Jamie Flatt and Mac Little: Thoughts on “Near Future”

In the second installment of the Rice Design Alliance’s fall lecture series “Near Future,” we were treated to a vision of distorted reality through the evocative lenses of Filip Dujardin and K.K. Barrett. Both artists discussed their respective approaches to carefully editing and collaging the built environment to produce compelling near realities that stop just short of the fantastic.

Dujardin led the audience to his creations through his portfolio of architectural photography, highlighting the deceit of the carefully framed views and ‘corrected’ perspectives that mark the trade. From this critical perspective, the images gradually progressed into his generative art work “Fictions”. Here his images became tight collages of documented ‘reality’ carefully juxtaposed and edited to produce wondrous architectural landscapes in the purely digital realm. At first glance, Dujardin’s Fictions portray ordinary, plausible, and highly vernacular scenes. Only upon close examination do their formal and structural improbabilities become apparent.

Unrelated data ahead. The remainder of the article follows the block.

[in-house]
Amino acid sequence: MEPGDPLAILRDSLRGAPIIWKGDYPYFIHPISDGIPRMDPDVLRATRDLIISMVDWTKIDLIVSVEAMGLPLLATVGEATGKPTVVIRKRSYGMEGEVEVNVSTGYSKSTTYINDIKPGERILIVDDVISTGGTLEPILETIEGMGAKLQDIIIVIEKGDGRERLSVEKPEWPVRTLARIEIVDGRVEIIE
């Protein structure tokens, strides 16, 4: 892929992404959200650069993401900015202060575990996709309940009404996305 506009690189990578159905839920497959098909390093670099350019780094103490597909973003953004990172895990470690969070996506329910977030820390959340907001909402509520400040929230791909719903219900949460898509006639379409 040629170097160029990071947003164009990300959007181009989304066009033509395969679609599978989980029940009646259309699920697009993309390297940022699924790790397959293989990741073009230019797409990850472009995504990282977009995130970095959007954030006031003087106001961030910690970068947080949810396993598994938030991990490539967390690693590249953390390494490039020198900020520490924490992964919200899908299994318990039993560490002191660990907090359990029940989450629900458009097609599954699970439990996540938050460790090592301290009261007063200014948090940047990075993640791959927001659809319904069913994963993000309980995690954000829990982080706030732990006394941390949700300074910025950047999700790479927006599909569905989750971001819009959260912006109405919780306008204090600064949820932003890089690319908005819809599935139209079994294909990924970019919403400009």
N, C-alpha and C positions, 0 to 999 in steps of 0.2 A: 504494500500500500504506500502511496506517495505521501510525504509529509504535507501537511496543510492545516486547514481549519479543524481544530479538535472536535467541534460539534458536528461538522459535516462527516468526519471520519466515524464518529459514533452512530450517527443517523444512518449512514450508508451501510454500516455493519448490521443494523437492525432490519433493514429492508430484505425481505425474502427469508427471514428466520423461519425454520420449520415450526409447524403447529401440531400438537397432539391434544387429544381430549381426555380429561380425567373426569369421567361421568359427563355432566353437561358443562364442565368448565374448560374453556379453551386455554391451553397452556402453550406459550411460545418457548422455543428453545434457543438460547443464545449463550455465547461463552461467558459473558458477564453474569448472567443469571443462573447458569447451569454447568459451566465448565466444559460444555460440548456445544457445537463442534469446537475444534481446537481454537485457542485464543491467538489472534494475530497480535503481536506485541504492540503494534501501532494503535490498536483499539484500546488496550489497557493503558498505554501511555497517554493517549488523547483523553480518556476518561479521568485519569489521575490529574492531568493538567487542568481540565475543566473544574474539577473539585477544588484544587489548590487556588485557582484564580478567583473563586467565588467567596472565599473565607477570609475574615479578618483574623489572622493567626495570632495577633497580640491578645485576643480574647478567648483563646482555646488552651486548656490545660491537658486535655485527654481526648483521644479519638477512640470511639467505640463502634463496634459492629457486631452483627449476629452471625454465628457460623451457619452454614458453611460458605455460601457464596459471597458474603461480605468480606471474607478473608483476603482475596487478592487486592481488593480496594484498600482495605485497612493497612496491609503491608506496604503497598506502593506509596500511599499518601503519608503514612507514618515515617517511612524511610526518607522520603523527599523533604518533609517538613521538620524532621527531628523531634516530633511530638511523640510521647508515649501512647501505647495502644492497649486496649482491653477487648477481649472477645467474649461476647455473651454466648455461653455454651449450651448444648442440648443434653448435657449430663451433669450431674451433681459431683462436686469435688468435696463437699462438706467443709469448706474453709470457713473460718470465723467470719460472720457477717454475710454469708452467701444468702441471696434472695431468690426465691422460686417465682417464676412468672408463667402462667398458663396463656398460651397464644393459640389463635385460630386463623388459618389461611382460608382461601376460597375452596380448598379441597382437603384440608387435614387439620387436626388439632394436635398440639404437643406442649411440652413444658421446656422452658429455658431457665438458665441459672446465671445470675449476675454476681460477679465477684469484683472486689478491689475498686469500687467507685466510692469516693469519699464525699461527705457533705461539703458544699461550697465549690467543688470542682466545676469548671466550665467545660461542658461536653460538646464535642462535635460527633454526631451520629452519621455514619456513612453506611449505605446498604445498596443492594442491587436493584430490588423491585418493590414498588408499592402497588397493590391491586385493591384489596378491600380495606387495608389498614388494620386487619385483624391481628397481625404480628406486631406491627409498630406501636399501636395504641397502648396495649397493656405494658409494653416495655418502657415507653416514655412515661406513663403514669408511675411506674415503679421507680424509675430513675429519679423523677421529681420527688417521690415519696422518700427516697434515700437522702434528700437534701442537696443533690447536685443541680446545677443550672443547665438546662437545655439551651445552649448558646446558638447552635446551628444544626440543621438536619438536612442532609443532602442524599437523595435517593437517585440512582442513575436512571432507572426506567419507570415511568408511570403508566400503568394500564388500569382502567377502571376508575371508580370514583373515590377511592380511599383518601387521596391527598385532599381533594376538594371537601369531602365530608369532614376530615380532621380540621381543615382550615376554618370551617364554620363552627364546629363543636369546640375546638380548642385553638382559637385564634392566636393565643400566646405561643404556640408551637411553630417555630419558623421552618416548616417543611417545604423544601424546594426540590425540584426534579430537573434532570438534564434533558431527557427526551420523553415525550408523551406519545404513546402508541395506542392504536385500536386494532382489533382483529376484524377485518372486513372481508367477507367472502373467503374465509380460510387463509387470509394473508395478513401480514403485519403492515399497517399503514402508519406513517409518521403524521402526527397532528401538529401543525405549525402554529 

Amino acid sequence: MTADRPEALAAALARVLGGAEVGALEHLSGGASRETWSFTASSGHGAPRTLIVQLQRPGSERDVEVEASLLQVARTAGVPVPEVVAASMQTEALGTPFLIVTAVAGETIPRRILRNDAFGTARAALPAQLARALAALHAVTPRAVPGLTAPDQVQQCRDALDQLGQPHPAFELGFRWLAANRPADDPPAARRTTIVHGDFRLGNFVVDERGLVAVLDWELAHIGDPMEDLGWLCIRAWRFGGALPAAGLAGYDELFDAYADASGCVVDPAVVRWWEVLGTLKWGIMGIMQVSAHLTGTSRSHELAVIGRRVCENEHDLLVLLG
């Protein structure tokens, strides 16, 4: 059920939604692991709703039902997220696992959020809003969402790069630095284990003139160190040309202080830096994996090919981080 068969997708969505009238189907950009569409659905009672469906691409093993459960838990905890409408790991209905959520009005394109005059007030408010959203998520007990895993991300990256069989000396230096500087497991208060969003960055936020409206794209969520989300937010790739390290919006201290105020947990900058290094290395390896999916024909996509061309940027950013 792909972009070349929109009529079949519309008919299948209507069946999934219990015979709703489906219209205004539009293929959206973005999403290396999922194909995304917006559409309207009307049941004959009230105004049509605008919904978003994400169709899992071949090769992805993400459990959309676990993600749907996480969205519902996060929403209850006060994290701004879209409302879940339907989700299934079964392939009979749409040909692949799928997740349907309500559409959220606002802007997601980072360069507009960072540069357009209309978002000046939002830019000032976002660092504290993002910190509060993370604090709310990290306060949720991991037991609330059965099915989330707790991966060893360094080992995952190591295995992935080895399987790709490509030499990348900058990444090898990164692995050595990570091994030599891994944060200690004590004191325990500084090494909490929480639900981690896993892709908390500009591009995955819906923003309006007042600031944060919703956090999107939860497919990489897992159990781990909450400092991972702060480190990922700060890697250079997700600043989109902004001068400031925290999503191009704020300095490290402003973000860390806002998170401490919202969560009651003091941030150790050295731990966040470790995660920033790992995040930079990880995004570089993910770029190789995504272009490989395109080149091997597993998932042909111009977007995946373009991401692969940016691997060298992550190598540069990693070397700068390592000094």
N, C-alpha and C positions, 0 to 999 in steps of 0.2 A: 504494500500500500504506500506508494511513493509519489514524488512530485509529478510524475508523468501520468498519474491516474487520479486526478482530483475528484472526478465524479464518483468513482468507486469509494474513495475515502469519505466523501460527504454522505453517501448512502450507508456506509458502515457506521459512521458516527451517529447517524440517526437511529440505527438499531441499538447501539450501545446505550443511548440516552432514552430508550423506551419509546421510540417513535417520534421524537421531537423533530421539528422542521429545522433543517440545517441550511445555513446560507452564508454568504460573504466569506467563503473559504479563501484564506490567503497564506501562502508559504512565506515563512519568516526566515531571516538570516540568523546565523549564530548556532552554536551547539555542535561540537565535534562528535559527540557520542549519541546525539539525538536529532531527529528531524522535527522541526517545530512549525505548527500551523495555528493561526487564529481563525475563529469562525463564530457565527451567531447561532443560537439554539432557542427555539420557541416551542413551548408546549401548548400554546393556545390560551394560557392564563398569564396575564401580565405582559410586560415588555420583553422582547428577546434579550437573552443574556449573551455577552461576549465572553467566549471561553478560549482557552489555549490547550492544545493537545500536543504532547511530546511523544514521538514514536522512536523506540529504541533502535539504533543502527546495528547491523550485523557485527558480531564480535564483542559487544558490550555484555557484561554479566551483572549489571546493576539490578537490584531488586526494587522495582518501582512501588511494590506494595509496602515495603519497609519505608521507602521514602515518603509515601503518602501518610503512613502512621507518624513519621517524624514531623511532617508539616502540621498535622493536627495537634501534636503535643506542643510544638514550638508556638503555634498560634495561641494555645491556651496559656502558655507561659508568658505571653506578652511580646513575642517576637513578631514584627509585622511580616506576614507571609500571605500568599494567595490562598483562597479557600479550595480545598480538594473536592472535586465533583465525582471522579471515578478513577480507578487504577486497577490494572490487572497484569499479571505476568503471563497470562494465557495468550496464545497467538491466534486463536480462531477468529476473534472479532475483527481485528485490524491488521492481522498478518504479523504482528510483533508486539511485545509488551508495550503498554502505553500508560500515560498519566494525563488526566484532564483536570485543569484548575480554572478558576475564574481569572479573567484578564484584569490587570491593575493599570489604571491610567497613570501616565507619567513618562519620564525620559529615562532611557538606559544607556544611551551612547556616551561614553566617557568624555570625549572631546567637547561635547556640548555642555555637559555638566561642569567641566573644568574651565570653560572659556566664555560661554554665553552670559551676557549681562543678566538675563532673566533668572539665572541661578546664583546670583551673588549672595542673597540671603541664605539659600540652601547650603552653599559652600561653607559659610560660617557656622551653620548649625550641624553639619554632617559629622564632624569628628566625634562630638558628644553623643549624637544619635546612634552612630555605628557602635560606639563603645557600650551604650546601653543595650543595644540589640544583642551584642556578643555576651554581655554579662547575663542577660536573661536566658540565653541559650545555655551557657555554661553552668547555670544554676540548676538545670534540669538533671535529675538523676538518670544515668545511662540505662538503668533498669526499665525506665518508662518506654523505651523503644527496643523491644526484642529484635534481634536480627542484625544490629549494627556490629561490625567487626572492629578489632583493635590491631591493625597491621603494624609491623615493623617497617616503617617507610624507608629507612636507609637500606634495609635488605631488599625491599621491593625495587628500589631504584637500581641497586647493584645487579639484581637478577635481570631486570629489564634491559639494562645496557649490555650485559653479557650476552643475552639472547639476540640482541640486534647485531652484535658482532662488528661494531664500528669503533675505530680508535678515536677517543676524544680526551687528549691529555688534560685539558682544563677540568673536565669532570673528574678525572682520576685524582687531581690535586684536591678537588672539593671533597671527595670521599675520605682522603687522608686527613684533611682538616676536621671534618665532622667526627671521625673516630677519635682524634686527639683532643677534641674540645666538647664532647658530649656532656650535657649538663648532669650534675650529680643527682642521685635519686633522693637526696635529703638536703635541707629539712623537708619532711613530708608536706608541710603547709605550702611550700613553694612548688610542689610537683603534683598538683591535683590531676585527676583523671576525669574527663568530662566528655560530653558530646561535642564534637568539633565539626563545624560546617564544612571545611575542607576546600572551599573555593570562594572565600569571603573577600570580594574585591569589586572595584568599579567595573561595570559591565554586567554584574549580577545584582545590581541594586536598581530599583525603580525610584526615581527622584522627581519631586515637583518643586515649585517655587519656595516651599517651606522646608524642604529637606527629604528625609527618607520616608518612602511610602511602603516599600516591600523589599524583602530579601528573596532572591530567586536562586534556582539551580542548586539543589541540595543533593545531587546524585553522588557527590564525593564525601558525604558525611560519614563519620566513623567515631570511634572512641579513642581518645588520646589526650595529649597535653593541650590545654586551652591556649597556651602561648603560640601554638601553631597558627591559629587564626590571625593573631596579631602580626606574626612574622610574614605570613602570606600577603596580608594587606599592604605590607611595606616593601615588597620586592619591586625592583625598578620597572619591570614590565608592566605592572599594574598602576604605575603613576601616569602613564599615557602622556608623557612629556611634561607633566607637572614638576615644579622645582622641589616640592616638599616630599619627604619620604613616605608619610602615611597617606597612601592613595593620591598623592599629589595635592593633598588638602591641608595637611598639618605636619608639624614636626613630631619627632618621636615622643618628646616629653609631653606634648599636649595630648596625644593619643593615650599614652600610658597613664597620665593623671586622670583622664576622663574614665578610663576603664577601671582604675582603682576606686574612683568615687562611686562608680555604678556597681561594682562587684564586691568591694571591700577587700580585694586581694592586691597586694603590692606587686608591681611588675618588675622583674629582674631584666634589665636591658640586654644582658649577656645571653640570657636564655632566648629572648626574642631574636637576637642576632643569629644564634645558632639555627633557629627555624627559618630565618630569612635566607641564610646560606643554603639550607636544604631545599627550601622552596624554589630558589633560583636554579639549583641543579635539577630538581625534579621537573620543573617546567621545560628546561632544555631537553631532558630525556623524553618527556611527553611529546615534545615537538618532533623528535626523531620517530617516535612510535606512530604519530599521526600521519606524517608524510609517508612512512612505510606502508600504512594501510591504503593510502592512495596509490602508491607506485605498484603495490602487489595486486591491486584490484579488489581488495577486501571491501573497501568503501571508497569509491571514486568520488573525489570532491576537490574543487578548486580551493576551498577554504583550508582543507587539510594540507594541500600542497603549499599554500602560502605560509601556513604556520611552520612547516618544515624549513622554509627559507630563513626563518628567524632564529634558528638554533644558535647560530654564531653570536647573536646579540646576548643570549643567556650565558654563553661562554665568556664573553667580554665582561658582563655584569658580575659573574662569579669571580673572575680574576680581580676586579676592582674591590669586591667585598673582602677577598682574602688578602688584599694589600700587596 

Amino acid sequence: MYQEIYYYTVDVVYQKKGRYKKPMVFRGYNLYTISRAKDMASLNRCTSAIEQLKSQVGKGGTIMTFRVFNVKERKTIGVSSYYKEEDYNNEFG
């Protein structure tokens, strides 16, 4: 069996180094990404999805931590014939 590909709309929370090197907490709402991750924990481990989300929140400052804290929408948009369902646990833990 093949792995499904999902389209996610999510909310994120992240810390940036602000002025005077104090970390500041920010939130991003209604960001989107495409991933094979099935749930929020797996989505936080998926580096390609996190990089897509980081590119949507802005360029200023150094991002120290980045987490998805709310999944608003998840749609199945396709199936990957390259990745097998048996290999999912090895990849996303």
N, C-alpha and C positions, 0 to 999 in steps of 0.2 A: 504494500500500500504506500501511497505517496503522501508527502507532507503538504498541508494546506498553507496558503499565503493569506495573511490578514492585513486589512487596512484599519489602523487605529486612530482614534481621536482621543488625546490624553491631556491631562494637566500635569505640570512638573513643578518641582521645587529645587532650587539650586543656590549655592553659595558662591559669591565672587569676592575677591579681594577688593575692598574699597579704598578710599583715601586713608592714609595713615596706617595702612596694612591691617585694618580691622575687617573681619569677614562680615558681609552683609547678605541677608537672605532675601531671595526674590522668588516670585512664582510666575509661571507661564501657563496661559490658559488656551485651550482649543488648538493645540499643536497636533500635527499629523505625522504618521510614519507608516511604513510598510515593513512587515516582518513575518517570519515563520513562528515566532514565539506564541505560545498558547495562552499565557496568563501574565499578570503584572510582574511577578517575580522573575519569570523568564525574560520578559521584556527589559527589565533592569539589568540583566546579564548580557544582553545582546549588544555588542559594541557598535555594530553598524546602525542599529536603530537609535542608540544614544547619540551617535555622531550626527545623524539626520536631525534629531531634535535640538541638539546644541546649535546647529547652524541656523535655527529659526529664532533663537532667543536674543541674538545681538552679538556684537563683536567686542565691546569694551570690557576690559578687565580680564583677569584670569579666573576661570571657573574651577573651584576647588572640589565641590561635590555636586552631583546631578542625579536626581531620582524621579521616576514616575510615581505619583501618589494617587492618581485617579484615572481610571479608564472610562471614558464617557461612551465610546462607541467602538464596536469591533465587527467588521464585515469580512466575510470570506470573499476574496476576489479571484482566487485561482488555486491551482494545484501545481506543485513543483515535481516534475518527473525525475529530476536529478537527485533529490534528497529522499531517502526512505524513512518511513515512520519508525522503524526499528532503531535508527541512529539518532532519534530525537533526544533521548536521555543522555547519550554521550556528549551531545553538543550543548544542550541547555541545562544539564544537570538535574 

Following, K.K. Barrett presented imagery and commentary on his process for creating movie sets; specifically for “Marie Antoinette”, “Where the Wild Things Are”, and “Her”. Employing careful composition and deliberate subtraction, Barrett walked the audience through his approach to creating scenes that keep the viewer off balance through subtle twists on the familiar. Barrett emphasized the atmospheric impact of careful editing.  The plausible environments that result serve to focus attention on the story: taking liberties with reality while stopping just short of the fantastic. 

Whether it’s merging and shifting brick facades and windows to create hyper real images of fictional buildings, or borrowing from the organic chaos of bird nests to create spherical homes for “Wild Things”, both Barrett and Dujardin borrow from physical reality to create art. Because their raw materials are familiar and ordinary, the resulting fictions evoke a visceral uncertainty that sharpens the impact of these versions of the “Near Future”.

For more information on the RDA Lecture series, "Near Future," click here.

Contributed By

Jamie Flatt and Mac Little